February 2

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She was hungry, mad, and beautiful.

Sitting in the Child’s house, with pipe lit and the smoke curling up around me, I look at the box upon the table in front of me. The wood is old, inlaid with silver, and no larger than my hand. My fingers tremble as I slip the locks up and take the long lock of deep black hair from it.

The hair is sleek, warm, and delicate upon my skin, and I think of her and the door.

The door I’ve not opened since 1784 when last I closed it.  

The door is in the oldest barn, a relic of centuries past. Rarely do I venture there, for the creature behind the door still lives. Still hungers. 

And I cannot bring myself to kill her. 

I found her when I was sixteen, long before the nation existed. She was on the edge of Gods’ Hollow, bathing in the waters of a small, vernal pool. Her skin glowed in the sunlight, shined upon her bright, sharp teeth, and drowned in her pure black eyes. 

I watched as she washed blood off her mouth and bare chest, her long black hair hanging in damp locks. She saw me, laughed, and licked her full lips with a forked tongue which would later speak the greatest of lies in the sweetest of whispers.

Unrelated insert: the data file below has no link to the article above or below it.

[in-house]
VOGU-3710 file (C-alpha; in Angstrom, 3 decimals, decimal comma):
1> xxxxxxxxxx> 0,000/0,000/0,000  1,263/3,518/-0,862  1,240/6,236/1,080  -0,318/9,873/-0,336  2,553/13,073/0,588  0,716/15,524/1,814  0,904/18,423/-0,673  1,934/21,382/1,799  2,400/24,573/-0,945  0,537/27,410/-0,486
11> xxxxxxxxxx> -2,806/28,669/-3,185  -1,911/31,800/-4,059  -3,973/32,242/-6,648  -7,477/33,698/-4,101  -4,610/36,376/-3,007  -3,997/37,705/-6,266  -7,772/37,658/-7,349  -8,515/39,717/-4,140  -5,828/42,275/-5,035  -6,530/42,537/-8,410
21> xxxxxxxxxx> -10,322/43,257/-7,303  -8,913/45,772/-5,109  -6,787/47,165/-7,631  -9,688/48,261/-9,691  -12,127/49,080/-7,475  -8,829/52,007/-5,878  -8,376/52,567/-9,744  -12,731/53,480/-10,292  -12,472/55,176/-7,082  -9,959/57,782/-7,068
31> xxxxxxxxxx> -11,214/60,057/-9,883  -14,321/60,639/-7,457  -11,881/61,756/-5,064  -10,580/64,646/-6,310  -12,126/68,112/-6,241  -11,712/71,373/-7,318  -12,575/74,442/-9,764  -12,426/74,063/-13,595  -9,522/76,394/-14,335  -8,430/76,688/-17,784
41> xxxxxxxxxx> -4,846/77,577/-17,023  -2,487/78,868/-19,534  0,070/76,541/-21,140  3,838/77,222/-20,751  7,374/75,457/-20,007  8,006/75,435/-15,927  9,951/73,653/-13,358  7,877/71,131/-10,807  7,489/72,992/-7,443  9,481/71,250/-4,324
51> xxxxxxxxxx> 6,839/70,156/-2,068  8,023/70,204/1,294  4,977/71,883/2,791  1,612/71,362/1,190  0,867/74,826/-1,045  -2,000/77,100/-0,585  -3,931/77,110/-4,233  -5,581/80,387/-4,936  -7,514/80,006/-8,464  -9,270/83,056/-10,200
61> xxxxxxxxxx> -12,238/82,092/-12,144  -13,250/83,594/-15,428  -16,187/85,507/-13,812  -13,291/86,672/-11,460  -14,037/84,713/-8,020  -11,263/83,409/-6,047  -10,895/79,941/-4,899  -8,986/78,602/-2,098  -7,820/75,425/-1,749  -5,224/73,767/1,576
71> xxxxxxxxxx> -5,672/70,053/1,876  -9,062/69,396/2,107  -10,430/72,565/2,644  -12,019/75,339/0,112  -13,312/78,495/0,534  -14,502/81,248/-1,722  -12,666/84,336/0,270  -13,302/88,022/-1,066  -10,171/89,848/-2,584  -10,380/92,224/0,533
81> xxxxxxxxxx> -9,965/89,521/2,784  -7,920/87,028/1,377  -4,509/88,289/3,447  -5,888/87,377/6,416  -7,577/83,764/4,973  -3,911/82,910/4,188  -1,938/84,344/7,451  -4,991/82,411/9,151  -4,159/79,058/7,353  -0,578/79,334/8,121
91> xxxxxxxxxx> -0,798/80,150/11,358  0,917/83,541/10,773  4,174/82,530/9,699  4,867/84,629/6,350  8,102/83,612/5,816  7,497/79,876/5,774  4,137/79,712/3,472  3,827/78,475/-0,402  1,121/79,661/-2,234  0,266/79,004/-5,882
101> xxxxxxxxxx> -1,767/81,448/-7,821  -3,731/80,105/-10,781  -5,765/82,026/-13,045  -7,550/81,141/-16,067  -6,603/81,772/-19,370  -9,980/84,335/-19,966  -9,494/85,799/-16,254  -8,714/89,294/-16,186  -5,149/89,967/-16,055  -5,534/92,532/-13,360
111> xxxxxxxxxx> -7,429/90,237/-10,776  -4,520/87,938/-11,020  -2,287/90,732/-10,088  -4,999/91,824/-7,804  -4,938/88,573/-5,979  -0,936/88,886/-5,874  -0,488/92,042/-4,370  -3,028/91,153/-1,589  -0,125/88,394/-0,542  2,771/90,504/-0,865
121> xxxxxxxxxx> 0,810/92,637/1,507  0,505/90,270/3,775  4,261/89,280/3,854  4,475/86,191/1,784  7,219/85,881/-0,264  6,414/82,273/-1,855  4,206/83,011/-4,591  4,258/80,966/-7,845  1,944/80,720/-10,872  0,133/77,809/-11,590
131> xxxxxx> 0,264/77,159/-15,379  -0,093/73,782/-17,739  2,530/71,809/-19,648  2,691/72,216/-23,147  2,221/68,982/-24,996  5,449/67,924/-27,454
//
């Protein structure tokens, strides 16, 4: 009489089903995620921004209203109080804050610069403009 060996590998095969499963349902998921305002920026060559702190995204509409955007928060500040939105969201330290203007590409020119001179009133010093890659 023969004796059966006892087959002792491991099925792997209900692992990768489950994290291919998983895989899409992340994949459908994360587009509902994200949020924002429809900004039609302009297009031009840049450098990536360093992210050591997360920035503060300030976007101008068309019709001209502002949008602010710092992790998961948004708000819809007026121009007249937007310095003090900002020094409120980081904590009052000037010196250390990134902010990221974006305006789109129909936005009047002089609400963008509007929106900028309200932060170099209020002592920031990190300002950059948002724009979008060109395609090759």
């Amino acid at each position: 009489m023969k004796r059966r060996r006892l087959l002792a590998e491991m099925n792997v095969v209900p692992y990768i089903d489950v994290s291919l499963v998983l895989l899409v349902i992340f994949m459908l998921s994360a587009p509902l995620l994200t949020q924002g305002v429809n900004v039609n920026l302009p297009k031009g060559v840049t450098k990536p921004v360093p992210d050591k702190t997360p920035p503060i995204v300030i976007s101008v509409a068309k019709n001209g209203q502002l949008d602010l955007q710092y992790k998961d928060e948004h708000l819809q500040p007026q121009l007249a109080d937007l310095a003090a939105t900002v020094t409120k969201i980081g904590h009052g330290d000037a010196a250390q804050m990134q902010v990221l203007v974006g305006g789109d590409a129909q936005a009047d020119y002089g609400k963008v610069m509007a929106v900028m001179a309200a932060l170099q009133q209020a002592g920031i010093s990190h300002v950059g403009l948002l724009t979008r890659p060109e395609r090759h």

I can remember her embrace, the graceful terror of her teeth upon my throat, and the way she shuddered within my arms. We spent long hours and nights that passed too quickly by that pool.

And then, one day, we left the pool together.

I brought her home with me, snuck her to my room and hardly slept for days. None knew she was there, not until she slew my uncle Obadiah and ate him.

My father was out, and I was alone with a half-eaten corpse.

Heartbroken, I bound her in iron and dragged her screaming to the barn. With my own knife, I carve the sigils into the wood, and with my own blood, I sealed them. 

I placed her in the unlit room and freed her of the chains. On my back, I bear the scars of her teeth and nails. My ears bled from the rage which spewed from her mouth. 

Occasionally, I return to the barn, and I listen and speak with her. Always she asks to be freed. Always I deny her. 

She tells me she loves me still, and I say the same. 

It is a painful truth we both speak in darkness.  

#love #horrorstories

Published by

Nicholas Efstathiou

Husband, father, and writer.

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